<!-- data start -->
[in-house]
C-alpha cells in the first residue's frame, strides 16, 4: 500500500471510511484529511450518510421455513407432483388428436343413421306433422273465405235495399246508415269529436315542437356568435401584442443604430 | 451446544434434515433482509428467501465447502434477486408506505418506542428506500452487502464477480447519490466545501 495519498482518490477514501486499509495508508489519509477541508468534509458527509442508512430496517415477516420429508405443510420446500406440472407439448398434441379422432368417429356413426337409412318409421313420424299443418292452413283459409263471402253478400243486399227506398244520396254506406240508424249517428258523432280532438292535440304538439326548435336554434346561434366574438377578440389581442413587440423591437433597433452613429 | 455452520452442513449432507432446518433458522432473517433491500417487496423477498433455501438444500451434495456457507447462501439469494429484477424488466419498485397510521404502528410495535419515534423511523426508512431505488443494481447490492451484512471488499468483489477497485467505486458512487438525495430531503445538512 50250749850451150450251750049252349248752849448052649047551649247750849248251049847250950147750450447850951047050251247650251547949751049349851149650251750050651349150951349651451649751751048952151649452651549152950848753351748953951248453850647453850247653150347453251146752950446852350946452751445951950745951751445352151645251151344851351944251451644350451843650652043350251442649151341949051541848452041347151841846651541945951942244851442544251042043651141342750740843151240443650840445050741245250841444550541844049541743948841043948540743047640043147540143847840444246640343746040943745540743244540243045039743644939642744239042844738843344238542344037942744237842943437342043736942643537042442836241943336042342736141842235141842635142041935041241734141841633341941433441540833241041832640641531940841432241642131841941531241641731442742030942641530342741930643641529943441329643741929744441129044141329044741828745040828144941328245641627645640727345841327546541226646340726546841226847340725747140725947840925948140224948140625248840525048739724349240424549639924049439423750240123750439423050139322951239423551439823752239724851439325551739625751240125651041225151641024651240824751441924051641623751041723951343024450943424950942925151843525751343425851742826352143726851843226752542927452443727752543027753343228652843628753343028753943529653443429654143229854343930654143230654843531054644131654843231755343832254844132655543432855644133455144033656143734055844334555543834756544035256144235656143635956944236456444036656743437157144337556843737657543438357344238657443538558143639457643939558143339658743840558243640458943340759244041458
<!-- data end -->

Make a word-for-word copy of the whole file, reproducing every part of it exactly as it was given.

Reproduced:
[in-house]
C-alpha cells in the first residue's frame, strides 16, 4: 500500500471510511484529511450518510421455513407432483388428436343413421306433422273465405235495399246508415269529436315542437356568435401584442443604430 | 451446544434434515433482509428467501465447502434477486408506505418506542428506500452487502464477480447519490466545501 495519498482518490477514501486499509495508508489519509477541508468534509458527509442508512430496517415477516420429508405443510420446500406440472407439448398434441379422432368417429356413426337409412318409421313420424299443418292452413283459409263471402253478400243486399227506398244520396254506406240508424249517428258523432280532438292535440304538439326548435336554434346561434366574438377578440389581442413587440423591437433597433452613429 | 455452520452442513449432507432446518433458522432473517433491500417487496423477498433455501438444500451434495456457507447462501439469494429484477424488466419498485397510521404502528410495535419515534423511523426508512431505488443494481447490492451484512471488499468483489477497485467505486458512487438525495430531503445538512 50250749850451150450251750049252349248752849448052649047551649247750849248251049847250950147750450447850951047050251247650251547949751049349851149650251750050651349150951349651451649751751048952151649452651549152950848753351748953951248453850647453850247653150347453251146752950446852350946452751445951950745951751445352151645251151344851351944251451644350451843650652043350251442649151341949051541848452041347151841846651541945951942244851442544251042043651141342750740843151240443650840445050741245250841444550541844049541743948841043948540743047640043147540143847840444246640343746040943745540743244540243045039743644939642744239042844738843344238542344037942744237842943437342043736942643537042442836241943336042342736141842235141842635142041935041241734141841633341941433441540833241041832640641531940841432241642131841941531241641731442742030942641530342741930643641529943441329643741929744441129044141329044741828745040828144941328245641627645640727345841327546541226646340726546841226847340725747140725947840925948140224948140625248840525048739724349240424549639924049439423750240123750439423050139322951239423551439823752239724851439325551739625751240125651041225151641024651240824751441924051641623751041723951343024450943424950942925151843525751343425851742826352143726851843226752542927452443727752543027753343228652843628753343028753943529653443429654143229854343930654143230654843531054644131654843231755343832254844132655543432855644133455144033656143734055844334555543834756544035256144235656143635956944236456444036656743437157144337556843737657543438357344238657443538558143639457643939558143339658743840558243640458943340759244041458